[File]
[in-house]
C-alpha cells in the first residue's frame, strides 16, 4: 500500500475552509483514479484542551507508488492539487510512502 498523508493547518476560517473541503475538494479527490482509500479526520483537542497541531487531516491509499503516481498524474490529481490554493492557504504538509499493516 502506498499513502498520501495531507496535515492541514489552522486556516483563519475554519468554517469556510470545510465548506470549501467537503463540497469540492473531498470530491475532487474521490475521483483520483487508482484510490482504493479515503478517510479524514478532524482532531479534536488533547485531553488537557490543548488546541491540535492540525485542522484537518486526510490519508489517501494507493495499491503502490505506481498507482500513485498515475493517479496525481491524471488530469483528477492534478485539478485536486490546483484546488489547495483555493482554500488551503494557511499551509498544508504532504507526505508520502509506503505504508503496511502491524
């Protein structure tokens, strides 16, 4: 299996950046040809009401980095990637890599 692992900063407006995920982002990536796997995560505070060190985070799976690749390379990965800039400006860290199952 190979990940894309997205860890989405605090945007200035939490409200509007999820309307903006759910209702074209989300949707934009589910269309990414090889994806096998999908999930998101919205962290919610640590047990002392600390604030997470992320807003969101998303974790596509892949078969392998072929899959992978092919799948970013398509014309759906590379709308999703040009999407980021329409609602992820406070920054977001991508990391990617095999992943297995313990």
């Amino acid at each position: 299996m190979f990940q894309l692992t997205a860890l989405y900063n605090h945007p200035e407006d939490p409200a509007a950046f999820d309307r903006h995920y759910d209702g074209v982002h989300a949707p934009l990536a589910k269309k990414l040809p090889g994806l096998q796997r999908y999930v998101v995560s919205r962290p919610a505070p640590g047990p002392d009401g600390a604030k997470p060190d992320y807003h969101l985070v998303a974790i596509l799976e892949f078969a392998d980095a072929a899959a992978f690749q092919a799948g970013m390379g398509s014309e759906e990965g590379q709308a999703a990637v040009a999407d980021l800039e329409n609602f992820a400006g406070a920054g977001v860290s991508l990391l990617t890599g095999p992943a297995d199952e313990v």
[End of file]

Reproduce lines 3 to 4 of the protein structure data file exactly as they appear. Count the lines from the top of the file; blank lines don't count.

């Protein structure tokens, strides 16, 4: 299996950046040809009401980095990637890599 692992900063407006995920982002990536796997995560505070060190985070799976690749390379990965800039400006860290199952 190979990940894309997205860890989405605090945007200035939490409200509007999820309307903006759910209702074209989300949707934009589910269309990414090889994806096998999908999930998101919205962290919610640590047990002392600390604030997470992320807003969101998303974790596509892949078969392998072929899959992978092919799948970013398509014309759906590379709308999703040009999407980021329409609602992820406070920054977001991508990391990617095999992943297995313990």
């Amino acid at each position: 299996m190979f990940q894309l692992t997205a860890l989405y900063n605090h945007p200035e407006d939490p409200a509007a950046f999820d309307r903006h995920y759910d209702g074209v982002h989300a949707p934009l990536a589910k269309k990414l040809p090889g994806l096998q796997r999908y999930v998101v995560s919205r962290p919610a505070p640590g047990p002392d009401g600390a604030k997470p060190d992320y807003h969101l985070v998303a974790i596509l799976e892949f078969a392998d980095a072929a899959a992978f690749q092919a799948g970013m390379g398509s014309e759906e990965g590379q709308a999703a990637v040009a999407d980021l800039e329409n609602f992820a400006g406070a920054g977001v860290s991508l990391l990617t890599g095999p992943a297995d199952e313990v």